Beth Howell, Best Selling Author and Speaker
Beth Howell is a human resource, management, and administration professional with experience covering diverse global corporations.
The value chain of a business fosters economic activity and creates jobs. Businesses and societies benefit from decent employment opportunities. A company that adheres to labour standards within its own operations and value chain will face less reputational damage and legal liabilities. Employing nondiscriminatory practices and embracing diversity and inclusion will also increase access to skilled, productive talent.
Our guest for today is a best-selling author, a public speaker and Co-team lead and co-author on SDG (Sustainable Development Goal) 8. Let’s listen to her experience, insights and a little about her book in the episode.
About Beth Howell
Beth Howell is the Co-Lead of the SDG 8 Team and the Co-Author at SHERPA Institute. She is the best selling author and a public speaker. During her time in a military spouse, human resources, and equal opportunity organizations, Beth has served in leadership roles with relationships, regeneration, outreach, STEM, with philanthropy as a focus.
What are some of the challenges the world faces with respect to SDG 8?
Beth says that the biggest challenges remain in the supply chain as many companies don’t know where the product is coming from. She says, that digging deeper and going all the way down in the supply chain might reveal that child labour or slavery is going on for the production.
An example of the problems in the supply chain
She cites the example of Cobalt, around 20% of which comes from the southern part of the Democratic Republic of Congo where minors may be working. She further says that this issue can be solved only by responsibly sourcing. “The key is how do we responsibly resource, that’s what we want to get to”
Is modern slavery common throughout the developing world or is it confined to a few countries? Beth says that it’s all around us. “When we talk about modern slavery, we are not talking about just people working in mines or agriculture. When you go to a restaurant, the tea you are drinking could be produced by child labour. The person serving that to you could be a part of human trafficking.” Although we cannot fix the problem overnight, we should all be doing whatever is in our hands to help solve this issue. And the first step we can take is to be aware.
Why do you think the world is slowly ramping up to accept that we need diversity, equity and inclusion?
With the growing awareness of people and the availability of information to every individual, people can now see for themselves whatever is happening across the world. That’s driving companies to hire a diversity officer, but only for the sake of formality, says Beth. There’s not much happening when it comes to making an impact.
What should the government be doing to tackle these kinds of discrimination?
According to Beth, the government can take steps depending on the requirement and situation from training to encouraging people to change their mindset. It’s important to make people understand that “everyone needs to be treated with respect and dignity.”
Beth Howell helps organisations with compliance audits but she says that it’s not enough. “You have to go beyond compliance to make a difference”. Therefore, she also counsels people in organisations and helps them deal with such issues, teaching them about the legal actions available if they are mistreated. To know more about her work and her book, check out the podcast.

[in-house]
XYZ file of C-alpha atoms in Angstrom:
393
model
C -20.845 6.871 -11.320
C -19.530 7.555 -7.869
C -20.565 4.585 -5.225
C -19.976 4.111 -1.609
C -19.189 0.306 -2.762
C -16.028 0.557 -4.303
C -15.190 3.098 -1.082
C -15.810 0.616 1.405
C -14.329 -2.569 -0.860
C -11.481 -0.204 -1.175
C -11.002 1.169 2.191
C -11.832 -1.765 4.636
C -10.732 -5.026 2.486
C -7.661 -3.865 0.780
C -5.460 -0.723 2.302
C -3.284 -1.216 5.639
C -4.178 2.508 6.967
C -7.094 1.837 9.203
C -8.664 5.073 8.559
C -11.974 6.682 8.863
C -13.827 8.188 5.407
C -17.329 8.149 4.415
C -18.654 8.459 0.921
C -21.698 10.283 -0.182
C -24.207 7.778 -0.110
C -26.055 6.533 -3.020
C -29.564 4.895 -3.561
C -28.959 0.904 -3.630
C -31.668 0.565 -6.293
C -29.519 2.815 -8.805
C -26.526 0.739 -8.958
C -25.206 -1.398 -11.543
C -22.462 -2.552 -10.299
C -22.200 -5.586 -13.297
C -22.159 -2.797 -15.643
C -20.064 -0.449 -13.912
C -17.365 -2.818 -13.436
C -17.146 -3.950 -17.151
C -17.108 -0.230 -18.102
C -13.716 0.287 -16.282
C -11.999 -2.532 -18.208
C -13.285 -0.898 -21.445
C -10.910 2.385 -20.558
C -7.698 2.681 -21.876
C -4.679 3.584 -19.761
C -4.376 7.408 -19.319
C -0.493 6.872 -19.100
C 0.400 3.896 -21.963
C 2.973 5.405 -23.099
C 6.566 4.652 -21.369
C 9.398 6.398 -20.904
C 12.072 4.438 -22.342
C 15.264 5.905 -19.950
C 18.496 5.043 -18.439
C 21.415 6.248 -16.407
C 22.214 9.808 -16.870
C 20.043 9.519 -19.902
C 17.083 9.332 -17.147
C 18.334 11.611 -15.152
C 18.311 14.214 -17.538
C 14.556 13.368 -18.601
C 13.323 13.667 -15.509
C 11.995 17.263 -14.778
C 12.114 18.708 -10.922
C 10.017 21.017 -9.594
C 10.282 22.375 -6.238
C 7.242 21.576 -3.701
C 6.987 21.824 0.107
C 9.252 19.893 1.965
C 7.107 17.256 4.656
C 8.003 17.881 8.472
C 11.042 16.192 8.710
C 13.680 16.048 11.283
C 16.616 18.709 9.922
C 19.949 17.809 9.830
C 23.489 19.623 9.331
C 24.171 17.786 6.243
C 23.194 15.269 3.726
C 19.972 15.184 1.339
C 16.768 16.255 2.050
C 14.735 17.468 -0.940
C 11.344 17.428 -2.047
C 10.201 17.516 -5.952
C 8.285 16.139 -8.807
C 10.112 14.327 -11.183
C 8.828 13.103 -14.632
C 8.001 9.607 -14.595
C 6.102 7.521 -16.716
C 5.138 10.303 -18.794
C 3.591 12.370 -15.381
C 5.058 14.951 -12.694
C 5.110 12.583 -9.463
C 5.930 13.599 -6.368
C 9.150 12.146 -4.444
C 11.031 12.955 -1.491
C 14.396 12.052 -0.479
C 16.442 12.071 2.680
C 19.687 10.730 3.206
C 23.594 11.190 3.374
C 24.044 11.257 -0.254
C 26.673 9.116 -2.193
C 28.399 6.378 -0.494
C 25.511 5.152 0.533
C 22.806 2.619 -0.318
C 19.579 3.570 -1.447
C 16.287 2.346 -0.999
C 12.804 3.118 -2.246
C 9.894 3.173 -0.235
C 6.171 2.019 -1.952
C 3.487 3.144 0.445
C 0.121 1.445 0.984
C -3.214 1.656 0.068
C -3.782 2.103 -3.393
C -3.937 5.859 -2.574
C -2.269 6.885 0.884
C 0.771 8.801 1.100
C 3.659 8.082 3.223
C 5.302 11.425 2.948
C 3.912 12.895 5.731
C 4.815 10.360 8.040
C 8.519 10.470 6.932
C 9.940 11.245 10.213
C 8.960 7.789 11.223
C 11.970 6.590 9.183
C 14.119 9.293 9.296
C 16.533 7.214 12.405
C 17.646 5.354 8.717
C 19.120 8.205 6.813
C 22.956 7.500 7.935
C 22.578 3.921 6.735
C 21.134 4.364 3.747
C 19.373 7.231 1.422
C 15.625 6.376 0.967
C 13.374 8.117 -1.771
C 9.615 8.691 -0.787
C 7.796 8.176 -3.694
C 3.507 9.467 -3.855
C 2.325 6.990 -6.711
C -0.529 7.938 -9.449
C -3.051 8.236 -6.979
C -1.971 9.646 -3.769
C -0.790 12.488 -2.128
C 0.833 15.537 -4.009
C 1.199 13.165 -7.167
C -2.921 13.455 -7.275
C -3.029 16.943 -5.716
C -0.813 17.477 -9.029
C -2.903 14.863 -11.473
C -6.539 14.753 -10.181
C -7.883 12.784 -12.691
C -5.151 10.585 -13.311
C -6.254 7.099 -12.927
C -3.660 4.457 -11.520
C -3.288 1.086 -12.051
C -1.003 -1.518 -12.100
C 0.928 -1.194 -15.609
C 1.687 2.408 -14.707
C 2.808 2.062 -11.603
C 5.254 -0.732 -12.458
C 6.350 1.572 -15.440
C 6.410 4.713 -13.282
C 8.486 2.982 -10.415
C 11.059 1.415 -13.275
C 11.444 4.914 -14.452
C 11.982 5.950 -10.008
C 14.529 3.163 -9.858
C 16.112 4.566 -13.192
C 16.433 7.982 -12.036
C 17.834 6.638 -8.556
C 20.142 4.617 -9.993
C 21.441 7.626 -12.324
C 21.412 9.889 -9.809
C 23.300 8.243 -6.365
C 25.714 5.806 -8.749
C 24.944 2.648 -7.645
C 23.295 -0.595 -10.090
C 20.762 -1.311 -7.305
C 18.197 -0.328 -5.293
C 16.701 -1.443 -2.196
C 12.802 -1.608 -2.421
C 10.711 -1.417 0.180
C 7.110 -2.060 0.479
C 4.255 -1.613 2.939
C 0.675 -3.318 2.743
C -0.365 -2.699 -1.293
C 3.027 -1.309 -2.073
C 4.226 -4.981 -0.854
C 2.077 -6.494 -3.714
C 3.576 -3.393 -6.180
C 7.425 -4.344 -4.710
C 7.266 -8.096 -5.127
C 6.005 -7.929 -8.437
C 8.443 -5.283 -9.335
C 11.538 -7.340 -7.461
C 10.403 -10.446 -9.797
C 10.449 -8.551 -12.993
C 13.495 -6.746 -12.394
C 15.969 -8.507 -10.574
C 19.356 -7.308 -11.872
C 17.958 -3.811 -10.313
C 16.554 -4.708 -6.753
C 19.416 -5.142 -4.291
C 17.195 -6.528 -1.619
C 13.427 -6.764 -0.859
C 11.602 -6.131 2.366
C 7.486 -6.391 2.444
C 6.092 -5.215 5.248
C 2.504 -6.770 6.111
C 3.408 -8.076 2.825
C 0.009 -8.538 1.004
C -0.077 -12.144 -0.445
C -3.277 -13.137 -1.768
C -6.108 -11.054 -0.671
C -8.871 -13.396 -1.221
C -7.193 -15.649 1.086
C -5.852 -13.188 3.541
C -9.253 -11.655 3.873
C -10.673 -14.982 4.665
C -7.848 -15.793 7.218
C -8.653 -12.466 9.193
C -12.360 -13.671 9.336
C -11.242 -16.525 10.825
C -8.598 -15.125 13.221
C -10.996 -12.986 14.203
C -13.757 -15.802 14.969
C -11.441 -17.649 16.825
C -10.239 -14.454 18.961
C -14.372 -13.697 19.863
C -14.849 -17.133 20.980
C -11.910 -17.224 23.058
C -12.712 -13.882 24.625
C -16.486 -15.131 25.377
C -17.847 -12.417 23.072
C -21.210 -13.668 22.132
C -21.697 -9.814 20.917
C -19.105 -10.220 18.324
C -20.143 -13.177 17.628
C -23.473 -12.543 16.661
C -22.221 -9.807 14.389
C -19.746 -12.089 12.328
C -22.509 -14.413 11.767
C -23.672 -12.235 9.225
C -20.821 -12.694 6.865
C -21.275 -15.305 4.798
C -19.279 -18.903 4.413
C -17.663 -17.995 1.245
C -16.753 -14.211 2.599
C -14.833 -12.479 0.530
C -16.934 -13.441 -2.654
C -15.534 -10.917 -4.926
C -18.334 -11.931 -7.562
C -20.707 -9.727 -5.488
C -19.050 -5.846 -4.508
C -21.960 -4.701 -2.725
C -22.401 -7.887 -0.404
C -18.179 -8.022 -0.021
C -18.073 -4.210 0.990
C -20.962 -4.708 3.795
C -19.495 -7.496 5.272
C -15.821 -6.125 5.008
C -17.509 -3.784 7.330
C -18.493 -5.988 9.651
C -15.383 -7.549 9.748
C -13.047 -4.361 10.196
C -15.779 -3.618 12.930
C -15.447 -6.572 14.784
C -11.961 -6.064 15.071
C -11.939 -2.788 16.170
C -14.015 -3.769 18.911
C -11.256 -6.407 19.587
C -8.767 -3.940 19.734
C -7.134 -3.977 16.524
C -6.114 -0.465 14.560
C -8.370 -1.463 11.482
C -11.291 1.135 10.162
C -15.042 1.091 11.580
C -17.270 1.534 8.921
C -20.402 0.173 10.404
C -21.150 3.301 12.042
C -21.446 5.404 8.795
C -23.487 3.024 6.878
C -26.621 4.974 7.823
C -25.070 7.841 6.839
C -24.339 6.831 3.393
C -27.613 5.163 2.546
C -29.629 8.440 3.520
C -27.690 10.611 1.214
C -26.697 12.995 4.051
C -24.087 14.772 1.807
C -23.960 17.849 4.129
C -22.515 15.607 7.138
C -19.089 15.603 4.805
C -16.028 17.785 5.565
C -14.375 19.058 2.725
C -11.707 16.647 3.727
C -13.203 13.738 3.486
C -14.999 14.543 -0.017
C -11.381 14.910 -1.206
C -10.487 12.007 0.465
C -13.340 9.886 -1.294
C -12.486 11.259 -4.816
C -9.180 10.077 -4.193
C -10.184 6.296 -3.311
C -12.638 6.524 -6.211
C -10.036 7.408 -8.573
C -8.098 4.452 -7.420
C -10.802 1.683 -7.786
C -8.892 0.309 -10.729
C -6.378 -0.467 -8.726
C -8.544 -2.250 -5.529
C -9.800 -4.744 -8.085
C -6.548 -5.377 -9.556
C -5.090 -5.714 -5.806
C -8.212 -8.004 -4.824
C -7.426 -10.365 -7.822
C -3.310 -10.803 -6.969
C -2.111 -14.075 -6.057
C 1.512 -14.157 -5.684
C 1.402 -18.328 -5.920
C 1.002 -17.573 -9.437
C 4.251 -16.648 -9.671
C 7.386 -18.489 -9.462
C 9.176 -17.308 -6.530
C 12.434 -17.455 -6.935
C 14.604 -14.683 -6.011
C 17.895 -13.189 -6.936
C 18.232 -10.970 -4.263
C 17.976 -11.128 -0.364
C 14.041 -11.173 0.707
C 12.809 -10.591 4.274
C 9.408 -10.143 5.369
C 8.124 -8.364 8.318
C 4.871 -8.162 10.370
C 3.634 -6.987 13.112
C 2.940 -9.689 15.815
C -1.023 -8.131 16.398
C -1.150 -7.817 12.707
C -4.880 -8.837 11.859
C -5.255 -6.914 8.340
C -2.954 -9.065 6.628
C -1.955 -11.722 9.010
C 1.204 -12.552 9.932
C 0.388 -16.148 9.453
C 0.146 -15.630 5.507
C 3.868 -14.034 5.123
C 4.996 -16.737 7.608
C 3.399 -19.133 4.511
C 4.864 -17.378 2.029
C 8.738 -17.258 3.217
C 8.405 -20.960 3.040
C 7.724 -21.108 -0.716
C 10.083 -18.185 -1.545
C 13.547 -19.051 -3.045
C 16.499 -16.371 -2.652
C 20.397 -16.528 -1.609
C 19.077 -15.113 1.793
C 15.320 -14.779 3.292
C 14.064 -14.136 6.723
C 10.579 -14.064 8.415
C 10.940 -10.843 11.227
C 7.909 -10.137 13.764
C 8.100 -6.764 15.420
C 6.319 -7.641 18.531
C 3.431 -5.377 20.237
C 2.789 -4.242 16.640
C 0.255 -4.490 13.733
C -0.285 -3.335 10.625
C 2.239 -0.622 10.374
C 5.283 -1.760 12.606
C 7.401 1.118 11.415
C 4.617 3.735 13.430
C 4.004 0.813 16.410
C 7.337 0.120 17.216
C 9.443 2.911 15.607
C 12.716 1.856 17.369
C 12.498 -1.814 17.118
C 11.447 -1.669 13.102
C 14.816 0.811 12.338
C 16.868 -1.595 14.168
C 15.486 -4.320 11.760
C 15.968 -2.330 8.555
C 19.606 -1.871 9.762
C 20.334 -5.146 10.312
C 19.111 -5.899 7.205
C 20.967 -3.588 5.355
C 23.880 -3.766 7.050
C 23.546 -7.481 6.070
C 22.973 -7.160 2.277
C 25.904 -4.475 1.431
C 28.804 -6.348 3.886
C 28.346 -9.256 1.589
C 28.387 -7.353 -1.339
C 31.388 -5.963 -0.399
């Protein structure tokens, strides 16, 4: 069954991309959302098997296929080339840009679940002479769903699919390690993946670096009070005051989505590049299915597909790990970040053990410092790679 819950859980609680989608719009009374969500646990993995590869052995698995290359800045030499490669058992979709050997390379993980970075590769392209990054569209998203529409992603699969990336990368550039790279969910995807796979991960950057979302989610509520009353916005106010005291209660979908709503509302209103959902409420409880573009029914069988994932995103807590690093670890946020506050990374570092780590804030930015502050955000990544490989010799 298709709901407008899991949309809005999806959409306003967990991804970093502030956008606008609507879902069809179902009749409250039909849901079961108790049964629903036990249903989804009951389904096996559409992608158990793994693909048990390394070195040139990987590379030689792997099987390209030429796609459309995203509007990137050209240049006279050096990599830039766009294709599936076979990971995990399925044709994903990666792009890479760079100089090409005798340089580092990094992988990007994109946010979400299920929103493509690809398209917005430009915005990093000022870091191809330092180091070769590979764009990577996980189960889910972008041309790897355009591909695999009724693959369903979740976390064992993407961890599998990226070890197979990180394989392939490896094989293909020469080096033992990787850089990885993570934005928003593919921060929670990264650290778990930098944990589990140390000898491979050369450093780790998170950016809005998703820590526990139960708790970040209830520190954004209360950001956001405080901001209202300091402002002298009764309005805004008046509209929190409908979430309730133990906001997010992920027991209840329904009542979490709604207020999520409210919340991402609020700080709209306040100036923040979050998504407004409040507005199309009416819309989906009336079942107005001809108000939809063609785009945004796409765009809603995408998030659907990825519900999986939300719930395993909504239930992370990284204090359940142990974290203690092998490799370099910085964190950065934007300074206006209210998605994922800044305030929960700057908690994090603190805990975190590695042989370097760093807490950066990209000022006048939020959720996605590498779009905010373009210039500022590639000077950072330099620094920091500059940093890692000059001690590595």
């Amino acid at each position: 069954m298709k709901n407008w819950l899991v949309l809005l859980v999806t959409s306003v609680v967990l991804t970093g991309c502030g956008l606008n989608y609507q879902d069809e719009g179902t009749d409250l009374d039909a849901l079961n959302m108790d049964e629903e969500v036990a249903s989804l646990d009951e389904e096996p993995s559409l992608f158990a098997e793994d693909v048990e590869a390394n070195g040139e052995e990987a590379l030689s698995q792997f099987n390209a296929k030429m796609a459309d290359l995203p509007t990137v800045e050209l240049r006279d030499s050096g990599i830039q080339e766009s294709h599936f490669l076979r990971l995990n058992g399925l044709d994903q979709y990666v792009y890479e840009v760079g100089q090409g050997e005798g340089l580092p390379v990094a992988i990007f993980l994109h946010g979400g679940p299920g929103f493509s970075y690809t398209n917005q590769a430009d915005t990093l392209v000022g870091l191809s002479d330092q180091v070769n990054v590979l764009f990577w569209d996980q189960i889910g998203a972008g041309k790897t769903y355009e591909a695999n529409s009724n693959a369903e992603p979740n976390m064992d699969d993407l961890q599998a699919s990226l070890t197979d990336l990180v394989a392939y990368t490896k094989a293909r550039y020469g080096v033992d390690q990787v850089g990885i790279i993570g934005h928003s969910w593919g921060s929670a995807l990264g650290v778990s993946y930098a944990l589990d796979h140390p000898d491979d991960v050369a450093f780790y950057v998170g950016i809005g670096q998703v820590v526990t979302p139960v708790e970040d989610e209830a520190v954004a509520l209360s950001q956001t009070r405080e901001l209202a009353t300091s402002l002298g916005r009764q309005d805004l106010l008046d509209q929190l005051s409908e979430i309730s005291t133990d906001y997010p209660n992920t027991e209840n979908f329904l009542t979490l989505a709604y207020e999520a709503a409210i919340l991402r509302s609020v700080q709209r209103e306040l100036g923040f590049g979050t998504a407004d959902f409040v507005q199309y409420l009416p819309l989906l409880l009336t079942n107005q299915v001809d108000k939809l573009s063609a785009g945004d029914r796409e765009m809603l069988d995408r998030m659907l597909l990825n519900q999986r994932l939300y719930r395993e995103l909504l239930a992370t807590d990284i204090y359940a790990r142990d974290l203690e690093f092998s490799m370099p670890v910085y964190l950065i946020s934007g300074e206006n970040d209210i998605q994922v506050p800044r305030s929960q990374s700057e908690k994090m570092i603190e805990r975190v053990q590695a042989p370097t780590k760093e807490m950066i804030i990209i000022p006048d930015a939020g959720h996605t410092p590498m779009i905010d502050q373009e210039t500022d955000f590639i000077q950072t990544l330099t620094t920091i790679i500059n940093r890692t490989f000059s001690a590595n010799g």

Beth Howell is a human resources, management and administration professional with experience covering diverse global corporations. Beth observes through a Corporate Social Responsibility (CSR) or Environmental, Social and Governance (ESG) lens. She has experience in multi-national organizations delivering strategic operations, human resources, project management, outreach, and business solutions. Beth has partnered with stakeholders in countries across the Americas, United Kingdom, Europe, Middle East, and South-Central Asia as a key leader in human capital, compliance, and technology.
She specializes in building relationships down the hall or around the world. In the corporate world, Beth is known for going where requested, when needed and in whatever capacity required, often on short notice, which reflects her adventurous spirit that also takes her skydiving, zip lining and marathon running.
Beth holds Senior Professional in Human Resources (SPHR), Senior Certified Professional (SHRM-SCP), and Continual Improvement for Social Responsibility-Expert (CISR Expert) certifications. She is a Co-Team Leader and Co-Author of the SDG8 UN Sustainable Development Goals Corporate Guidebook for SHERPA Institute, a think tank. She is a co-author for Complicated Alliances, a book about the military woman or military spouse experience, which achieved Amazon Best Seller in three categories.
Beth earned a Bachelor of Arts in Psychology from Huntingdon College in Montgomery, AL, USA, and a Master of Business Administration from the University of New Mexico in Albuquerque, NM, USA.
Beth has also held numerous leadership positions in military spouse, human resources, and equal opportunity organizations, serving in roles which usually have relationship building, regeneration, outreach, STEM, supporting women in business, and / or philanthropy as a focus. Beth supports the Air Force Officers’ Spouses’ Club of Washington, DC (AFOSCDC) as the Special Activities Co-Chair, where she leads a diverse group of multinational volunteers in special programming activities to engage membership. She supports the Global Council for the Promotion of International Trade (GCPIT), the Becoming Everything You Are (BEYA) STEM Conference, and the Women of Color (WOC) Conference through speaking and/or volunteer engagements.